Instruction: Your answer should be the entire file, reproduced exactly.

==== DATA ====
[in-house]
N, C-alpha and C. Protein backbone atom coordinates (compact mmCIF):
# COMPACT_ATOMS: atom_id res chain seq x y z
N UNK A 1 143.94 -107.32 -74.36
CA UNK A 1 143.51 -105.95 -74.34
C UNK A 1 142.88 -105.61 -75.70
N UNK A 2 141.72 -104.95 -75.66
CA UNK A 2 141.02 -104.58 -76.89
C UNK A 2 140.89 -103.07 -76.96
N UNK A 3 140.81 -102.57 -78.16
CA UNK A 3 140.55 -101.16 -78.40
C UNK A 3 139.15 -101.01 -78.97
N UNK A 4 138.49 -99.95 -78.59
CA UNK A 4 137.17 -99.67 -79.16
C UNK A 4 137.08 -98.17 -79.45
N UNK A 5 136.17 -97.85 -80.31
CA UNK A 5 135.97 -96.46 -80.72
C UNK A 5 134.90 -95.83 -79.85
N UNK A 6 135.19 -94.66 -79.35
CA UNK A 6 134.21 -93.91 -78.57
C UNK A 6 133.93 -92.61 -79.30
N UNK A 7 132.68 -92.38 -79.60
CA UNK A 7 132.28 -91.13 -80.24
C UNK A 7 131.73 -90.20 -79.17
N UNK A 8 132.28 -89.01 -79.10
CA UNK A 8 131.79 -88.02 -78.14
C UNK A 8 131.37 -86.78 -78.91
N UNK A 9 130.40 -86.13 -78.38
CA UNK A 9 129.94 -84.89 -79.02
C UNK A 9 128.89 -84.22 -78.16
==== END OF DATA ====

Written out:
[in-house]
N, C-alpha and C. Protein backbone atom coordinates (compact mmCIF):
# COMPACT_ATOMS: atom_id res chain seq x y z
N UNK A 1 143.94 -107.32 -74.36
CA UNK A 1 143.51 -105.95 -74.34
C UNK A 1 142.88 -105.61 -75.70
N UNK A 2 141.72 -104.95 -75.66
CA UNK A 2 141.02 -104.58 -76.89
C UNK A 2 140.89 -103.07 -76.96
N UNK A 3 140.81 -102.57 -78.16
CA UNK A 3 140.55 -101.16 -78.40
C UNK A 3 139.15 -101.01 -78.97
N UNK A 4 138.49 -99.95 -78.59
CA UNK A 4 137.17 -99.67 -79.16
C UNK A 4 137.08 -98.17 -79.45
N UNK A 5 136.17 -97.85 -80.31
CA UNK A 5 135.97 -96.46 -80.72
C UNK A 5 134.90 -95.83 -79.85
N UNK A 6 135.19 -94.66 -79.35
CA UNK A 6 134.21 -93.91 -78.57
C UNK A 6 133.93 -92.61 -79.30
N UNK A 7 132.68 -92.38 -79.60
CA UNK A 7 132.28 -91.13 -80.24
C UNK A 7 131.73 -90.20 -79.17
N UNK A 8 132.28 -89.01 -79.10
CA UNK A 8 131.79 -88.02 -78.14
C UNK A 8 131.37 -86.78 -78.91
N UNK A 9 130.40 -86.13 -78.38
CA UNK A 9 129.94 -84.89 -79.02
C UNK A 9 128.89 -84.22 -78.16